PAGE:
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Homeownership Rate Rises in 2017

Posted On February 08, 2018

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Last week, the US Census Bureau reported the total homeownership rate in Q4 2017 improved to 64.2% from 63.9% in Q3.  Even after a year of gradual rate hikes and sustained home price appreciation, more American households are transitioning from renting to homeownership. 

The national homeownership rate has hovered to some of the lowest levels in the past fifty years. However, housing activity toward the end of 2017 was unseasonably strong.  Destruction from Southeastern hurricanes and California wildfires spurred construction activity and even with the rate hikes, mortgage rates are low by historic standards.

The national homeownership rate hit its highest level in 2004, reaching 69.1%.  As the homeownership rate recovers, the millennial demographic (18-35-year-olds) and the Generation X demographic (35-44-year-olds) are some of the most greatly impacted.  According to Trulia chief economist Ralph McLaughlin, “Increases in homeownership amongst these two [demographics] are a sign that the scars of the Great Recession are finally starting to heal.”

The share of first-time home buyers entering the market is starting to increase as well.   Rising rents, home price appreciation, and student debt are consistently some of the leading reasons why would-be home buyers are delaying purchase.   As the younger demographics start to shop, the demand dynamic has shifted, and the housing industry needs to replenish inventory.  Short housing supply will likely continue to create a competitive market.  According to the National Association of Realtors (NAR), available housing inventory has dropped to the lowest level since 1999, when the organization started tracking this metric.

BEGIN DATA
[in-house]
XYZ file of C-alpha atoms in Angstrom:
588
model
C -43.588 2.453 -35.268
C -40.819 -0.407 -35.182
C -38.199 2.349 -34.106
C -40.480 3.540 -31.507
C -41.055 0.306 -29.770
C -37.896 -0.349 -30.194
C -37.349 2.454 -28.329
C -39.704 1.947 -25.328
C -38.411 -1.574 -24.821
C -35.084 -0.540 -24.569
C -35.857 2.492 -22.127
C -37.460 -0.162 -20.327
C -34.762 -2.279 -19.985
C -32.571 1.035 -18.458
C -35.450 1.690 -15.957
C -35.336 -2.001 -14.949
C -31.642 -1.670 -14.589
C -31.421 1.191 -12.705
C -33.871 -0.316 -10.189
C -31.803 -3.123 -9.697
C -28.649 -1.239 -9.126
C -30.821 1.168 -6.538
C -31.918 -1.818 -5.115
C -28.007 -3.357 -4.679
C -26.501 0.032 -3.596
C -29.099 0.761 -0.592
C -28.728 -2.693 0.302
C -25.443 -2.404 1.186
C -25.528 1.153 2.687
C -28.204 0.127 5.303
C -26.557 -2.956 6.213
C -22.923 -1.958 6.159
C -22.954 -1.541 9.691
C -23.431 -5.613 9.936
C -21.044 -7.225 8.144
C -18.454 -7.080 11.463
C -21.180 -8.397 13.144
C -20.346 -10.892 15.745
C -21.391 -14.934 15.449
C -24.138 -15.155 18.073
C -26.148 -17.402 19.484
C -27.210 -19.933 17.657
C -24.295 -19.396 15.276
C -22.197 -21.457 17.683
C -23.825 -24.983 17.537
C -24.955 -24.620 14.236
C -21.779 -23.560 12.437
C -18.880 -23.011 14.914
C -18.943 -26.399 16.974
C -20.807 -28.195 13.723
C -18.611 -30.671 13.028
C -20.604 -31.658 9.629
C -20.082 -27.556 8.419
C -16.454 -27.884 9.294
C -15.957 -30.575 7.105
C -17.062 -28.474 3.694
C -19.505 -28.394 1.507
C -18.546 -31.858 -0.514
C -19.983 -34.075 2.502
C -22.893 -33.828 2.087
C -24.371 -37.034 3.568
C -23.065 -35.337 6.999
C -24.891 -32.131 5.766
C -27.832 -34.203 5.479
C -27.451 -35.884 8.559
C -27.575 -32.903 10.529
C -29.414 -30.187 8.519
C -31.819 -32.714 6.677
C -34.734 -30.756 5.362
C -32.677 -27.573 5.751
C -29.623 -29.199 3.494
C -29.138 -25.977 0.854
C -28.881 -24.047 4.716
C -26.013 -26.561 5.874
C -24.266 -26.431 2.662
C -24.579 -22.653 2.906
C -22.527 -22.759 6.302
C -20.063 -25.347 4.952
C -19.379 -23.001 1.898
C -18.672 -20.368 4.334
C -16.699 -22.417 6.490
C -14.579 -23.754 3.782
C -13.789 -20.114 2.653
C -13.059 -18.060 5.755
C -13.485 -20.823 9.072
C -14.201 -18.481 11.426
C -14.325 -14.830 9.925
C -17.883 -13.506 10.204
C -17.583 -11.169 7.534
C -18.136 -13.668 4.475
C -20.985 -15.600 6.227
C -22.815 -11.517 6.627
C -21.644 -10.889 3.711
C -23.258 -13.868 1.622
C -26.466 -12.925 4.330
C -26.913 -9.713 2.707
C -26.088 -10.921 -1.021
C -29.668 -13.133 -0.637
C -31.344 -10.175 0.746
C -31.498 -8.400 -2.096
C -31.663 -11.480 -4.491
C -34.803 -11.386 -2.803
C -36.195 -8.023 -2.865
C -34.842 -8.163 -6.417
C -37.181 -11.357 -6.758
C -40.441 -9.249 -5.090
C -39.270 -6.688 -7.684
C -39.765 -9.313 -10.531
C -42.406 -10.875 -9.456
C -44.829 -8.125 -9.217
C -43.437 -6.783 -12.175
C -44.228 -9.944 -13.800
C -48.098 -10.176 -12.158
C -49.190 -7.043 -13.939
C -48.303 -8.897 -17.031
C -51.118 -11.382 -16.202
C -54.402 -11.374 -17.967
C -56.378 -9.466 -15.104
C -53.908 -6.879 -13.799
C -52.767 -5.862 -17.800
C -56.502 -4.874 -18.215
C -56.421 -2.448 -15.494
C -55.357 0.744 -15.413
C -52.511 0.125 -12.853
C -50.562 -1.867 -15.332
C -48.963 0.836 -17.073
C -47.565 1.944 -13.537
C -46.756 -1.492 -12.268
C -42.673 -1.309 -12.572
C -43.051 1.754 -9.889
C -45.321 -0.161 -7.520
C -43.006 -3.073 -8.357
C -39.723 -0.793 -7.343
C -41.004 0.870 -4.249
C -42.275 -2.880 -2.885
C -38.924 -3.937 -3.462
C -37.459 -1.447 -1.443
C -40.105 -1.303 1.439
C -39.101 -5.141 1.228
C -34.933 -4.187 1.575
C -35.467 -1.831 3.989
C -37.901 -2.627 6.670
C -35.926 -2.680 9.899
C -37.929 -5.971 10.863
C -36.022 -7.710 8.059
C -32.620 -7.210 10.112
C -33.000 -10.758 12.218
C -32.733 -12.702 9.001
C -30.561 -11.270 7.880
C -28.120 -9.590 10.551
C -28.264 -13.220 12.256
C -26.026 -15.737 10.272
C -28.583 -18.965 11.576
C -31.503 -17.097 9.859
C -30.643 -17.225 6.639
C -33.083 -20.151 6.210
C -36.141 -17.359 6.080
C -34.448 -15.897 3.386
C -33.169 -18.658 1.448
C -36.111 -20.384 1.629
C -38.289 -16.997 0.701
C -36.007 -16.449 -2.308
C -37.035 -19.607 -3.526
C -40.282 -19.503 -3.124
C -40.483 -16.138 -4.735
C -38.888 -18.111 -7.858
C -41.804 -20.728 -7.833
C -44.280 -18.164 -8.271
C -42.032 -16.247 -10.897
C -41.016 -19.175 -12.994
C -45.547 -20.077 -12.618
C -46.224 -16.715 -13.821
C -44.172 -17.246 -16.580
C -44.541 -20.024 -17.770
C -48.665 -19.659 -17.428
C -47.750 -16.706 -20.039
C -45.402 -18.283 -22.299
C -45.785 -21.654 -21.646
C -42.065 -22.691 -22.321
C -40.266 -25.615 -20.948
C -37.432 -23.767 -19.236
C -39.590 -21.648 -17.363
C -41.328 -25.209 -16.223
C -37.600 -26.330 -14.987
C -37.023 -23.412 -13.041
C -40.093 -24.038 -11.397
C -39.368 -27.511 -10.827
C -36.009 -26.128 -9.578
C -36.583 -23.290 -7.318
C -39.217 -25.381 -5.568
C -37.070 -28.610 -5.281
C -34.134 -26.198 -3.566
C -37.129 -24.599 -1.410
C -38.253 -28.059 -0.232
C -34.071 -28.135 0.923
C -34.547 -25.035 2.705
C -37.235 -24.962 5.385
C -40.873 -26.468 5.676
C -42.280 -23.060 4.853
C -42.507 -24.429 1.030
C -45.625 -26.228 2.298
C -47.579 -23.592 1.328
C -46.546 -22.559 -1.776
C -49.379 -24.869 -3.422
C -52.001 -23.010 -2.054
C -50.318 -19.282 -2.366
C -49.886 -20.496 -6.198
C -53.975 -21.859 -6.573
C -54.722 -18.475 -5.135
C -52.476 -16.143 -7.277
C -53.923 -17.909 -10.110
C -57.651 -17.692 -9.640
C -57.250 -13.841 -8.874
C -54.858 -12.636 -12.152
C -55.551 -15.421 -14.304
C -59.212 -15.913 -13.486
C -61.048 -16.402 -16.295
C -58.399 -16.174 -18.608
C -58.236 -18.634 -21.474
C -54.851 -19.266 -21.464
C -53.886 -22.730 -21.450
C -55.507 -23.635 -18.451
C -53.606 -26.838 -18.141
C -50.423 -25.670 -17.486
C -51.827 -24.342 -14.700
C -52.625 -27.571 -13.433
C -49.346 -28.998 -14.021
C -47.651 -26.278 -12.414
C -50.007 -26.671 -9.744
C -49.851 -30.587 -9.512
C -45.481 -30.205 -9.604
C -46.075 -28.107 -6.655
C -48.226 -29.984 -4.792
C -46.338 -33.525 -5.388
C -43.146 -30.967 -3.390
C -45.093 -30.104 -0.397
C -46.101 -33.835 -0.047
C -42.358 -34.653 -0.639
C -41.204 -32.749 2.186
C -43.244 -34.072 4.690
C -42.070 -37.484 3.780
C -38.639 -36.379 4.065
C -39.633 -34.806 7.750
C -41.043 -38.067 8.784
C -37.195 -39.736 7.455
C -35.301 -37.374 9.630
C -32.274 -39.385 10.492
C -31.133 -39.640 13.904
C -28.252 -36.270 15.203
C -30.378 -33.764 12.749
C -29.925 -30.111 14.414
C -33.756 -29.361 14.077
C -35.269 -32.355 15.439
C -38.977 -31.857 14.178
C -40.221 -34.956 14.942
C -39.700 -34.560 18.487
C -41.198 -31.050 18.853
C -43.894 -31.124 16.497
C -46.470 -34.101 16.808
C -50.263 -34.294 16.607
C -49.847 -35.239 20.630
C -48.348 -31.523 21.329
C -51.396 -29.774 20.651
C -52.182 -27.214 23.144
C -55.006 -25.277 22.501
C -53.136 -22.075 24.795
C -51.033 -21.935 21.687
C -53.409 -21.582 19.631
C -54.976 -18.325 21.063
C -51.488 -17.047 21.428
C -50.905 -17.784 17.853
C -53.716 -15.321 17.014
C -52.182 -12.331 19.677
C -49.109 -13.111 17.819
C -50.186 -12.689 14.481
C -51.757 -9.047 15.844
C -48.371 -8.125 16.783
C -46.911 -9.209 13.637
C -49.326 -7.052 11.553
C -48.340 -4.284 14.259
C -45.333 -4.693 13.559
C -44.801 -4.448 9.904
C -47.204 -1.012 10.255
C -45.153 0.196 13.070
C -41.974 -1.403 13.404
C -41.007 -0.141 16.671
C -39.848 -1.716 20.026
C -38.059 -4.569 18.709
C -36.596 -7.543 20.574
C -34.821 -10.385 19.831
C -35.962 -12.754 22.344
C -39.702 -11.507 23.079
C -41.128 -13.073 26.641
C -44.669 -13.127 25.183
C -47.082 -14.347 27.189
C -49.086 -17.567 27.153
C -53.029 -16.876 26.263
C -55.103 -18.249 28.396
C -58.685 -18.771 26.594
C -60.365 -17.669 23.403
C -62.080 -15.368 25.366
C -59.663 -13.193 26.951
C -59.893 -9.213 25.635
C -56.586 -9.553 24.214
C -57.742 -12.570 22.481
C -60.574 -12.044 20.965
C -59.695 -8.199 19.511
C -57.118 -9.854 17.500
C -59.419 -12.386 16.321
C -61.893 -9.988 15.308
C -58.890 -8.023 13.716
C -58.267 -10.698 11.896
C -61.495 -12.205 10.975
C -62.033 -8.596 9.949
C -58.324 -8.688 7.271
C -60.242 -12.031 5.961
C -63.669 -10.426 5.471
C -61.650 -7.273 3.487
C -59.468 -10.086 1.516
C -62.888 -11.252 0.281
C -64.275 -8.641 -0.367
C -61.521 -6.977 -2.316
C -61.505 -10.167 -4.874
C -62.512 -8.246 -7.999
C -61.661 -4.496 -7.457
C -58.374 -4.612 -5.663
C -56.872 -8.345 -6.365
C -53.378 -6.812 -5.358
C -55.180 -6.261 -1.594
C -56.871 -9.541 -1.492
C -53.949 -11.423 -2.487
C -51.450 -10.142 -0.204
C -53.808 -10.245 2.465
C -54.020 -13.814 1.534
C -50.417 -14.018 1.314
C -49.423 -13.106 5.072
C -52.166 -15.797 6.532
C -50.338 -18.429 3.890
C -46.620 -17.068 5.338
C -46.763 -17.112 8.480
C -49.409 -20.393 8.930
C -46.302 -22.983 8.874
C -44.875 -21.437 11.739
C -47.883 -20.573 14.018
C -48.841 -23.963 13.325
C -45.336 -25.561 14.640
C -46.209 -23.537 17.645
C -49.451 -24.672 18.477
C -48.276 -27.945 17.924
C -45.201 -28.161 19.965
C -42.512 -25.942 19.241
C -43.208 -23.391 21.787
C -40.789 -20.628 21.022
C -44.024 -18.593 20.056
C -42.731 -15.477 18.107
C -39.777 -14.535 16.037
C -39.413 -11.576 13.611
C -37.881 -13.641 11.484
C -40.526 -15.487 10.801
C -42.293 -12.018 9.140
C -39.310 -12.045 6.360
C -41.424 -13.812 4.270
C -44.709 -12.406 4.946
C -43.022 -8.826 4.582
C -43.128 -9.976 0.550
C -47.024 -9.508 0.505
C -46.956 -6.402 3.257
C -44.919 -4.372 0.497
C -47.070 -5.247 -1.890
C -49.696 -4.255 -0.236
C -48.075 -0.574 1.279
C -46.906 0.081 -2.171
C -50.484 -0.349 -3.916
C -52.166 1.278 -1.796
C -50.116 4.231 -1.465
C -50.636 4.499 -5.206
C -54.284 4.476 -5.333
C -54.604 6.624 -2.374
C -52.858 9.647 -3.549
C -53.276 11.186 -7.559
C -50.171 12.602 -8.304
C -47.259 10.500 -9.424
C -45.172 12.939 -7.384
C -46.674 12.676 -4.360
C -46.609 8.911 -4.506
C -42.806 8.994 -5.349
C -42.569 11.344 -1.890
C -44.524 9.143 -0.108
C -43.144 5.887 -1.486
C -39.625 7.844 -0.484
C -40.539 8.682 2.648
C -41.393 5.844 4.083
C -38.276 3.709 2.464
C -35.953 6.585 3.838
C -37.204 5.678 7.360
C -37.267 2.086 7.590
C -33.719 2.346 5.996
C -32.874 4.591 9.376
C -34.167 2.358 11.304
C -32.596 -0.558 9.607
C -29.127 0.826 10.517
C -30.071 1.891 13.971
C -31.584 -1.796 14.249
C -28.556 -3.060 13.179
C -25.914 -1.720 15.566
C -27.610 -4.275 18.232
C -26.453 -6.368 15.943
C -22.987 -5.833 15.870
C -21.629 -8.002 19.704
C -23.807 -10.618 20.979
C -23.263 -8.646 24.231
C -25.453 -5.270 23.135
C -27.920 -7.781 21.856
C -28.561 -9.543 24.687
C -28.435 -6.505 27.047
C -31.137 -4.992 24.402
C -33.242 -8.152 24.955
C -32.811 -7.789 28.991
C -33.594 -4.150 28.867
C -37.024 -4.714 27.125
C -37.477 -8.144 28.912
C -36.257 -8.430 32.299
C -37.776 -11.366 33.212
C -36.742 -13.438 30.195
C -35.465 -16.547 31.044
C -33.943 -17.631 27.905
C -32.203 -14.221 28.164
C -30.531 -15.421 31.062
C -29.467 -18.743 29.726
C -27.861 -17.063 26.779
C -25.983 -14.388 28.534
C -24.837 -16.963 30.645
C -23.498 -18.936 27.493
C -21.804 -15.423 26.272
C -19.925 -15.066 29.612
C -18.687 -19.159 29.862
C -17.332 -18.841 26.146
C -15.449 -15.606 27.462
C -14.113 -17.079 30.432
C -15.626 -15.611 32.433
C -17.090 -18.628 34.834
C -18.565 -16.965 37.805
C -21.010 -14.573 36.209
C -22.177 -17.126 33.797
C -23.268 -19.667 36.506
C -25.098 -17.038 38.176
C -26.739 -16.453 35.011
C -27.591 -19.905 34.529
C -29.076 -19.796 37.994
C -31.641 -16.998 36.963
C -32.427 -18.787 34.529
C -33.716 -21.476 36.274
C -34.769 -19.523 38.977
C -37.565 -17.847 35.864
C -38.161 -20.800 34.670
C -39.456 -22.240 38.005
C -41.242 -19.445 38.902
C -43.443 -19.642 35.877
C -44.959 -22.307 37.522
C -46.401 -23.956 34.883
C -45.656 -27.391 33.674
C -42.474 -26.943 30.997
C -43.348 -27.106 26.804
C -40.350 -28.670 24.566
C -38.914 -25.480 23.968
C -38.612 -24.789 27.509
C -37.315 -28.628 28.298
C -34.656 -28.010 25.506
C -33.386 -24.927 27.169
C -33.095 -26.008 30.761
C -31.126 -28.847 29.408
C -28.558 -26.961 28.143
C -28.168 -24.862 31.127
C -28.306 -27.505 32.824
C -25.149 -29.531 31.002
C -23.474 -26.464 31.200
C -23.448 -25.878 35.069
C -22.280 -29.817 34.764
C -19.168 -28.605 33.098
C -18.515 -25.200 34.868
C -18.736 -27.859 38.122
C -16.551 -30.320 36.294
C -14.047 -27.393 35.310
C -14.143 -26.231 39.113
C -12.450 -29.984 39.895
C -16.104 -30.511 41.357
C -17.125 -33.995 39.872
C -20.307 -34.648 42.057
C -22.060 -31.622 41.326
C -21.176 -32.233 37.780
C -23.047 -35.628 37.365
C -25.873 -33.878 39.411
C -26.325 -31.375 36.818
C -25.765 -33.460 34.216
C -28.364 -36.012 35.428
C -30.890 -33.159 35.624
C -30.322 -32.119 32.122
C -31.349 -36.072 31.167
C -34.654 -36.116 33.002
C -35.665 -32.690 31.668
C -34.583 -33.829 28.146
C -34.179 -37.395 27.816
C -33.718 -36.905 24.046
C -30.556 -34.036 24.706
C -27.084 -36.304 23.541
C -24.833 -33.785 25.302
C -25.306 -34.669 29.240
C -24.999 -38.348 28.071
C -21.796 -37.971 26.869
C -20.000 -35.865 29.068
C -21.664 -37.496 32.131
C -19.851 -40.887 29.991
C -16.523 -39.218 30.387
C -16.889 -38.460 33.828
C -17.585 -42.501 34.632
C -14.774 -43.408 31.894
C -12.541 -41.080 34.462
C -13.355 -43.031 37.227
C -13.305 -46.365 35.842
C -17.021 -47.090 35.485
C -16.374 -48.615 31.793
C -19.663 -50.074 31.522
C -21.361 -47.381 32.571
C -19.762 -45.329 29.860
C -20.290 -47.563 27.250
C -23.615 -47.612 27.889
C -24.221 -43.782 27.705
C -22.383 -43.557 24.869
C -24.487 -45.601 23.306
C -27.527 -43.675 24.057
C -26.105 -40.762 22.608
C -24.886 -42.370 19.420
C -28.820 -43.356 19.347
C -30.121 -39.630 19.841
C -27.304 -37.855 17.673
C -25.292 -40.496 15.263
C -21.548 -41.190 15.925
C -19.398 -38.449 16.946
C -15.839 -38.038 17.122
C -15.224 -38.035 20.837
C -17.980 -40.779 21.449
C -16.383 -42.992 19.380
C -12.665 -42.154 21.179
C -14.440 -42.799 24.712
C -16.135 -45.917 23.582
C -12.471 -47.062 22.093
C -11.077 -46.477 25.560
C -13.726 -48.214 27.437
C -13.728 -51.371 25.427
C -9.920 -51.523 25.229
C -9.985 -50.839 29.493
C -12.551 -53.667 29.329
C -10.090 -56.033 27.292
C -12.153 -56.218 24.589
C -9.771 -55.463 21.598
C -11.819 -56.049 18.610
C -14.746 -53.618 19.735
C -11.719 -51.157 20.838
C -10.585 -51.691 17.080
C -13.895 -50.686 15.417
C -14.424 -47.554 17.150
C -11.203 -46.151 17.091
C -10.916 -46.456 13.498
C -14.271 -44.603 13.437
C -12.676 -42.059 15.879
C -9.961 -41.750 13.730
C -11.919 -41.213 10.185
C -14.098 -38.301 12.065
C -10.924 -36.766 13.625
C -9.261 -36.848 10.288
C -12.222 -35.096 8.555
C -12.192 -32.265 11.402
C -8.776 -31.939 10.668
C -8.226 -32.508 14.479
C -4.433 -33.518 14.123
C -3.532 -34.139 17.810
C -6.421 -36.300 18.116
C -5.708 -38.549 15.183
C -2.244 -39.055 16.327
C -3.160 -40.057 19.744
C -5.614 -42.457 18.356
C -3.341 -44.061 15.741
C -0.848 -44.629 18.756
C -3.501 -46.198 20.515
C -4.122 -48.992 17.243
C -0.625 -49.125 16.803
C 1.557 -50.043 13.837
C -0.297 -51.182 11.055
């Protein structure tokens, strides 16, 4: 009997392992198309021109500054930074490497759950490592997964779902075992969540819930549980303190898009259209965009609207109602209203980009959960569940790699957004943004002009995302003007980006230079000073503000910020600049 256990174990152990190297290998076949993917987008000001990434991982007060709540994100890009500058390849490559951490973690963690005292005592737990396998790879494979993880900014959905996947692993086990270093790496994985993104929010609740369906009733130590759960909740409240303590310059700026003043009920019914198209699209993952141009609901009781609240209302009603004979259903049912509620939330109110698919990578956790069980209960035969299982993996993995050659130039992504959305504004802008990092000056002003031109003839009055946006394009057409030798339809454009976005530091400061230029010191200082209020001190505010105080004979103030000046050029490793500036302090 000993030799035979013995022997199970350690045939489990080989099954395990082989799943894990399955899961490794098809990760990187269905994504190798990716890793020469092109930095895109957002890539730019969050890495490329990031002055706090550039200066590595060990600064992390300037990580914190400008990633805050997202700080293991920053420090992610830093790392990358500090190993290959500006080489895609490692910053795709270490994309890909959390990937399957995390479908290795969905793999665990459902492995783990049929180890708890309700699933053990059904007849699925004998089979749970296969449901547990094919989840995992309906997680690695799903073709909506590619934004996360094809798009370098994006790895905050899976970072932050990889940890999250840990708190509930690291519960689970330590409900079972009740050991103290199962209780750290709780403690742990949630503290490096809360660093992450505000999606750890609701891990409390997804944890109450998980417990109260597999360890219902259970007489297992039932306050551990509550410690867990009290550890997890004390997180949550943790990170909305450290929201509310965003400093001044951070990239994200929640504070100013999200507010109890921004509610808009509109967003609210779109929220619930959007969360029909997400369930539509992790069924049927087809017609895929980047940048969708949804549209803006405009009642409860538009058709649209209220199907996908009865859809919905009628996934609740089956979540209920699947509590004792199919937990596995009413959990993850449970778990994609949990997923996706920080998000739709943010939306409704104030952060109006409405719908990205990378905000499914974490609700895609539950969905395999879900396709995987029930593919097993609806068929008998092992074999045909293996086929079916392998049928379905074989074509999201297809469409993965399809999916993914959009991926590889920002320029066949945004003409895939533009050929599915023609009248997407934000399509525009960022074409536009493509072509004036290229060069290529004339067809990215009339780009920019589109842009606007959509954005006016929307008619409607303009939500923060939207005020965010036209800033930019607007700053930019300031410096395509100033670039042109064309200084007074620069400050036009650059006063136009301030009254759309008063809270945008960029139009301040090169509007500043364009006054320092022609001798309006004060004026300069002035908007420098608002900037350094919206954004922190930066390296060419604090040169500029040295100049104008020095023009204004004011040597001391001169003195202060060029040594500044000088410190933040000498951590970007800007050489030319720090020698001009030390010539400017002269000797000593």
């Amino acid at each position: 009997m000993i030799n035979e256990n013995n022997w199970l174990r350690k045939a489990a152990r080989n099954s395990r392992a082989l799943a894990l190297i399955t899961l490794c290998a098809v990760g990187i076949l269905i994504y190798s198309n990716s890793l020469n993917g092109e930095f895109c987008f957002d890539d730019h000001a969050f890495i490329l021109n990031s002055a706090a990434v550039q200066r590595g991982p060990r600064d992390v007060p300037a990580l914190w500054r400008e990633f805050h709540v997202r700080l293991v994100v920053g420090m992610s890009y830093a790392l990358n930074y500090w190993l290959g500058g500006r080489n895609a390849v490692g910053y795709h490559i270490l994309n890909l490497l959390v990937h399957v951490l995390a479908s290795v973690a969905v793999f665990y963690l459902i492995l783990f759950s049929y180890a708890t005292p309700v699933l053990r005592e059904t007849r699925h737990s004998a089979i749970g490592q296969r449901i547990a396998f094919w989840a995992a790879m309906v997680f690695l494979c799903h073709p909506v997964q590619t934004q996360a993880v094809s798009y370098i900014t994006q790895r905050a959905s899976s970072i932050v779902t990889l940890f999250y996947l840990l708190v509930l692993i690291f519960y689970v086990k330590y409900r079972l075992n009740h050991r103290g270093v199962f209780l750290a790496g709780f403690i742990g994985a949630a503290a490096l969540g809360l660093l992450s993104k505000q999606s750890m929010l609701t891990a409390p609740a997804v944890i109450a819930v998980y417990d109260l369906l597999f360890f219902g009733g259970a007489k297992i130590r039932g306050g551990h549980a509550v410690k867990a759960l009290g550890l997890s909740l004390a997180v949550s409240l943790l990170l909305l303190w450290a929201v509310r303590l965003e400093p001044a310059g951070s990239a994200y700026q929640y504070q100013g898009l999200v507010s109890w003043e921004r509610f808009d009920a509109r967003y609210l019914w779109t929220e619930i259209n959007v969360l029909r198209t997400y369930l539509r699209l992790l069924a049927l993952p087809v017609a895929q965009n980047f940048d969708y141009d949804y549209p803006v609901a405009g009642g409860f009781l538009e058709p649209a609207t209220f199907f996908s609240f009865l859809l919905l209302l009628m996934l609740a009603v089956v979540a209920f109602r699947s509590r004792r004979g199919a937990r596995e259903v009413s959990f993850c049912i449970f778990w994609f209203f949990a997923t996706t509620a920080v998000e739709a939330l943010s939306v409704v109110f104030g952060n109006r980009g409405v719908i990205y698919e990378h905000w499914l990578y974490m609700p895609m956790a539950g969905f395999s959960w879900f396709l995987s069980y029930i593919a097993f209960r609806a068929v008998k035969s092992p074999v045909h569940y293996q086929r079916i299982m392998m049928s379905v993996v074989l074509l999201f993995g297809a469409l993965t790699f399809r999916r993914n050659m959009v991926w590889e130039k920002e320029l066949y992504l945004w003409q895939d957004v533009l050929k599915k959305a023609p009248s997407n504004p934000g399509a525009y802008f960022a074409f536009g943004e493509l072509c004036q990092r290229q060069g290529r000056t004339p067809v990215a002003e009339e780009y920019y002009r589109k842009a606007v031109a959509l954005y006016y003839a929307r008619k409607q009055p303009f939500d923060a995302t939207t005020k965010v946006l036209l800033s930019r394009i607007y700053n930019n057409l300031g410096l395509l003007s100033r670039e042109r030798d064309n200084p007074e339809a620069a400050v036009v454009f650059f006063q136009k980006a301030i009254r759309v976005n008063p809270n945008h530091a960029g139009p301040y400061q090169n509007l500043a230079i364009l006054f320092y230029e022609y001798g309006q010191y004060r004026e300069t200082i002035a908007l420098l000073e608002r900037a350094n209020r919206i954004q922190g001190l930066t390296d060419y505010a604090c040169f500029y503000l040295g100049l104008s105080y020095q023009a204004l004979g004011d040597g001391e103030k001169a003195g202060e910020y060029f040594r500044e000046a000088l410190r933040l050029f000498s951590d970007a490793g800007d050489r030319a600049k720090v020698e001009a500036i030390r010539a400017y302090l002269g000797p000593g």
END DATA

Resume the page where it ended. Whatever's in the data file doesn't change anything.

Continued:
As home prices and down payments continue to appreciate, many renters are struggling to save for a down payment.  The down payment is consistently reported as the number one obstacle to homeownership.   Programs like HomeFundItTM provide a faster track to buying a home.  Prospective buyers are able to crowdfund their down payment from family and friends and alleviate the burden.   Learn more about HomeFundIt here

 

Sources: MarketWatch, Zillow